When there is a pattern of abhorrent behavior, culpability is no longer individual

When there is a pattern of abhorrent behavior, culpability is no longer individual
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Written by Khadija Rjeto, CEO, Solutions International Advisors and Michael Seo

Until we begin admitting and abolishing damaging behaviors, the safety and well-being of women and girls remains in peril. It should come as no surprise that the barriers to change are often embedded within the institution and culture within. Yet, despite the magnitude of harm, it is a topic that seems to enlist the least attention and consideration, barring the occasional media storm associated with a high-profile case.

The implosion of Miramax fueled by the revelations of the predatory behavior of its co-founder, Harvey Weinstein, is a difficult but explicit lesson of abusive behavior that goes unchallenged and, more often than not, tolerated from figures of power. While the extent of Mr. Weinstein's behavior is shocking, what is more outrageous is the level of collusion that took place around him to protect him from ever having to be held accountable for his actions, going back decades.

The narrative is more pervasive than we are comfortable acknowledging. There is a numbing cacophony of college campus rapes, sexual harassment scandals, servicewomen rendered powerless within the armed forces, and the countless instances of sexual abuse and allegations against high ranking political figures. Cultural acceptance and institutional obfuscation allow an environment where transgression go unchecked, forgiven or forgotten as soon as the political campaign flames die away.

What we seem to ignore, besides the victims, is the fact that the repercussions of such behaviors are devastating for society as a whole, regardless of whether we are affected on a personal level.

Sadly, this all occurs at a time when recognizable progress has been made. Research shows that as more women participate in the workforce and income inequality is reduced, women can be an engine of growth. They are a benefit to the labour force, a growth market as consumers, and an organizational catalyst as leaders. The McKinsey Global Institute research finds that if women were to participate in the economy identically to men, they could add as much as $28 trillion or 26 percent to annual global GDP in 2025. Achieving this requires a comprehensive approach from the public sector, the private sector and international.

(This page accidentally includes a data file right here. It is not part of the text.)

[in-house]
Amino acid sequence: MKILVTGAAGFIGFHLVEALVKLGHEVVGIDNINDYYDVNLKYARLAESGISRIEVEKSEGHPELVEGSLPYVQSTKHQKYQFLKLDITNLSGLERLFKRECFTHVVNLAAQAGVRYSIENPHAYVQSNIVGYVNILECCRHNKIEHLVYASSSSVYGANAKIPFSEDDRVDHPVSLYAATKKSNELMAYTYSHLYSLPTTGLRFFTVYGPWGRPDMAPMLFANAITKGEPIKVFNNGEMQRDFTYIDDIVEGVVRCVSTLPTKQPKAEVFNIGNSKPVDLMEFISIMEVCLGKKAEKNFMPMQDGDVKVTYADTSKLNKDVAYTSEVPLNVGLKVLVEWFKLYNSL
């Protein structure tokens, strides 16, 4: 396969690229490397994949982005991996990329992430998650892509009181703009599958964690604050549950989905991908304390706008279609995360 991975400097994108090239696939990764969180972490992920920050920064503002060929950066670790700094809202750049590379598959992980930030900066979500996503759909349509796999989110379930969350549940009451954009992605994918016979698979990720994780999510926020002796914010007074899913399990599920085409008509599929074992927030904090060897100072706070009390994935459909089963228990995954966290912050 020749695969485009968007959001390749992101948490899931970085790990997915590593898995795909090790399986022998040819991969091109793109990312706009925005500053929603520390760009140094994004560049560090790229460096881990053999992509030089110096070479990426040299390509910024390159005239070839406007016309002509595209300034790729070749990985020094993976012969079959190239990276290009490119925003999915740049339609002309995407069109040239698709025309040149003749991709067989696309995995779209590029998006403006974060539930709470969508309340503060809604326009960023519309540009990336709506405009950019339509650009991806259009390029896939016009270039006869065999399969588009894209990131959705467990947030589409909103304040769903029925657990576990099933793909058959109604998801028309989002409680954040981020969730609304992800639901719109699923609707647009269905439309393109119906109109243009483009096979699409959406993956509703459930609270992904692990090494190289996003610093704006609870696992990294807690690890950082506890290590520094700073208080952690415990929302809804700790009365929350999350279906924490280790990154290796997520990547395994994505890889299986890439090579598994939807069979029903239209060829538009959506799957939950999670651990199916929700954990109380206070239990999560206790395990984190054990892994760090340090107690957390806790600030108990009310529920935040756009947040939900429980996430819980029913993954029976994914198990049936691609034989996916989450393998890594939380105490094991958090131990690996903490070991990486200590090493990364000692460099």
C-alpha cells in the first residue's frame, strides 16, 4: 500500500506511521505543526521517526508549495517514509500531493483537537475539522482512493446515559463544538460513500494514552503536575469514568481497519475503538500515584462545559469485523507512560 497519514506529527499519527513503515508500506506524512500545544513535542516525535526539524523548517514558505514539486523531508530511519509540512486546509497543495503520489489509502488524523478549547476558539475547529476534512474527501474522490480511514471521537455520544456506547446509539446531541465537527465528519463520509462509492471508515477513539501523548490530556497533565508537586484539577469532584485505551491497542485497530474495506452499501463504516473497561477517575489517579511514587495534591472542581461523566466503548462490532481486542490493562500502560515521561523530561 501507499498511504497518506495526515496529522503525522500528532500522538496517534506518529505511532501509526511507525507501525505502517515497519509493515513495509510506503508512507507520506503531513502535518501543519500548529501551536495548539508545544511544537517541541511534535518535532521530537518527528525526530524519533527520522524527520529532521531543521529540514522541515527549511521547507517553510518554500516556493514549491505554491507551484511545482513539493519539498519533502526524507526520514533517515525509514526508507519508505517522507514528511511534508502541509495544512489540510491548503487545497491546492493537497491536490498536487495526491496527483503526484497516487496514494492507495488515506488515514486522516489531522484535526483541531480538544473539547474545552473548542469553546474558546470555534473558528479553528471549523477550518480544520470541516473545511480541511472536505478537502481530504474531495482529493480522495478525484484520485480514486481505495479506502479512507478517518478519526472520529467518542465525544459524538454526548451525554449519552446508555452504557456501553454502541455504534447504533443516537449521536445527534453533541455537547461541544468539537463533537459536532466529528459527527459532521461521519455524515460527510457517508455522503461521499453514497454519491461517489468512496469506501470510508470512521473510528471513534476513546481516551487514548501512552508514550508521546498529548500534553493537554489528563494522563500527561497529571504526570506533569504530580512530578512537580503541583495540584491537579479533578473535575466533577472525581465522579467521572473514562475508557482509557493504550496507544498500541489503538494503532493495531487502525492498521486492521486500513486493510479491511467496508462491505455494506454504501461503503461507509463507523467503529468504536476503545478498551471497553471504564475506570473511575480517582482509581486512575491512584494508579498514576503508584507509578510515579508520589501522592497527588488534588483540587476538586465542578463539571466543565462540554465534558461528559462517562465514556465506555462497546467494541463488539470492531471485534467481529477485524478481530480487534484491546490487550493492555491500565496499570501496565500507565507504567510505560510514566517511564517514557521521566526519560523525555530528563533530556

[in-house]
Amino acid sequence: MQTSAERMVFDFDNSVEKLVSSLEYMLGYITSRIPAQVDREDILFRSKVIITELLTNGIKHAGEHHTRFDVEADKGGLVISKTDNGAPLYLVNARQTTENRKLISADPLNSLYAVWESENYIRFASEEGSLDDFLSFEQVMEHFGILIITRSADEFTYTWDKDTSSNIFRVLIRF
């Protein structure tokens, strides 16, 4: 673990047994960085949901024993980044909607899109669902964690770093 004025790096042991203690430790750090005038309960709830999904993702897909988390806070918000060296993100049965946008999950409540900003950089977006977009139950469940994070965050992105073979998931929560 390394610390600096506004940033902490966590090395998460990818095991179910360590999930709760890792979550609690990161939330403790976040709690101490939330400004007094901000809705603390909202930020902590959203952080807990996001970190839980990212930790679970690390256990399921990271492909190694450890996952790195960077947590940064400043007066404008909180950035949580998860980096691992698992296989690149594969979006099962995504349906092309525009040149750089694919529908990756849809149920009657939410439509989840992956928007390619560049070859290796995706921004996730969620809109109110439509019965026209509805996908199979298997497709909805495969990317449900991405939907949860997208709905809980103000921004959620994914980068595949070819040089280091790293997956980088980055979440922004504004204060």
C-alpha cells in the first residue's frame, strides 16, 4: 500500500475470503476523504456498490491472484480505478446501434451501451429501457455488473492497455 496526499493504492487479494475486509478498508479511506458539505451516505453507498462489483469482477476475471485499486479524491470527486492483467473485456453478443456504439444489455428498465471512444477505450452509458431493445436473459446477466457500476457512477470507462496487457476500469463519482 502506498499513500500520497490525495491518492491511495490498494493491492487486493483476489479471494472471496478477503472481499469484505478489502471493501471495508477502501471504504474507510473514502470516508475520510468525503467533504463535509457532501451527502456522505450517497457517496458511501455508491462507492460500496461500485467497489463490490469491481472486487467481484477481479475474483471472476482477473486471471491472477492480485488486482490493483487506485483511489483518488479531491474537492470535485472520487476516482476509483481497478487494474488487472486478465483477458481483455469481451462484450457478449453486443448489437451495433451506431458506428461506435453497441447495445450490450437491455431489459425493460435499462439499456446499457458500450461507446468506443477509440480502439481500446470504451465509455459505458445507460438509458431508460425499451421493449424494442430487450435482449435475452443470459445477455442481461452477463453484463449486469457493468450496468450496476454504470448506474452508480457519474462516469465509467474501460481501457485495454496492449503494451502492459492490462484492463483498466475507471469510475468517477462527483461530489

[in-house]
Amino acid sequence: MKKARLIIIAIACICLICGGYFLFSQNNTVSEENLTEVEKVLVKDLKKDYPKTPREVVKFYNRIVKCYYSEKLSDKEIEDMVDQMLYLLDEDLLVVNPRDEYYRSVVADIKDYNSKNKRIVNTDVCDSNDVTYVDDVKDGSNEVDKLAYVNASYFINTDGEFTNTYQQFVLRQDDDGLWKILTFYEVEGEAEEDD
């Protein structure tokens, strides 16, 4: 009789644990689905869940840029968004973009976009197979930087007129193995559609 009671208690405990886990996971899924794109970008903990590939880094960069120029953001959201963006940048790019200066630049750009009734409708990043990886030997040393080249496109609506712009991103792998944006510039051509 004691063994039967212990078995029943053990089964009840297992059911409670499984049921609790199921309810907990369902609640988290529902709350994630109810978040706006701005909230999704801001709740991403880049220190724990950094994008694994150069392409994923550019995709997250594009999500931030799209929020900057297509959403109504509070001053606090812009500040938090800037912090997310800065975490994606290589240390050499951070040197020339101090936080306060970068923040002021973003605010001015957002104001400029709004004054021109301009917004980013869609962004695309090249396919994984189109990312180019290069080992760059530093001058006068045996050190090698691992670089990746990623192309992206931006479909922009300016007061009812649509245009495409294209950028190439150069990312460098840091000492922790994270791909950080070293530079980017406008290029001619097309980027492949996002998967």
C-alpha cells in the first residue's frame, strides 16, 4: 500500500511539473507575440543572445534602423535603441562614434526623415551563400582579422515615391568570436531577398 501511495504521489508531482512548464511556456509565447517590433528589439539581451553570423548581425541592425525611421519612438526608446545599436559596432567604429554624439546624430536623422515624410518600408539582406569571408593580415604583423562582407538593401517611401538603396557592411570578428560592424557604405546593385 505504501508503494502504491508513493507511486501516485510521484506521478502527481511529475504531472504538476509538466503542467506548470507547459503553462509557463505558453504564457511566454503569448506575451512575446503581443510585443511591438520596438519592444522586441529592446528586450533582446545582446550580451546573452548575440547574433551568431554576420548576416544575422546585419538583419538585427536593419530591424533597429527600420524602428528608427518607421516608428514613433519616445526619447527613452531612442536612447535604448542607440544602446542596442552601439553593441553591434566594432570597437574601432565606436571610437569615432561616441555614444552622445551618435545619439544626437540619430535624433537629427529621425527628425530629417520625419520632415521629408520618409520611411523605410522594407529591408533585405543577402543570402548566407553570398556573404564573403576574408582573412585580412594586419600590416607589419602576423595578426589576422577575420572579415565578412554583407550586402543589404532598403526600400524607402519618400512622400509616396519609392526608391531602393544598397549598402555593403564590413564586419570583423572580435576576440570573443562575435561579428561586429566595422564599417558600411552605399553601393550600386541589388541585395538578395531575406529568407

However, advancements in employment, income equity and leadership representation are incremental. The struggle in moving forward is compounded by the efforts and energy necessary to maintain the gains achieved. Sustaining gains may require greater effort and slow the fast pace of progress. Ultimately improvements in governance, enforcing legislation and most importantly, our value systems will determine at what pace parity enabling environments form and mature.

Three things we believe need further attention:

  1. Review of existing laws and regulations promoting gender equity and forceful enforcement will be as important as new legislation.
  2. Increased investments in social infrastructures that support provision of social services to women and girls, are essential to maintaining and increasing opportunities for women.
  3. Awareness and confrontation of the danger of resistance, avoidance, and often collusion when undermining actions are taken against women, is paramount; as is holding those colluding to protect perpetrators accountable.

What happened at Miramax is a harsh reminder that we must stop treating the danger of collusion as we treat our new years’ resolutions. If we do not focus on a change in approaches and confronting damaging authoritative practices, we will continue to see resistance and collusion eat away at hard-won gains. We recognize a less than optimal behavior, we see a clear path to correcting it, we set out to do so, with the best of intentions, then life takes over and we forget, or ignore it until the next crisis hits.

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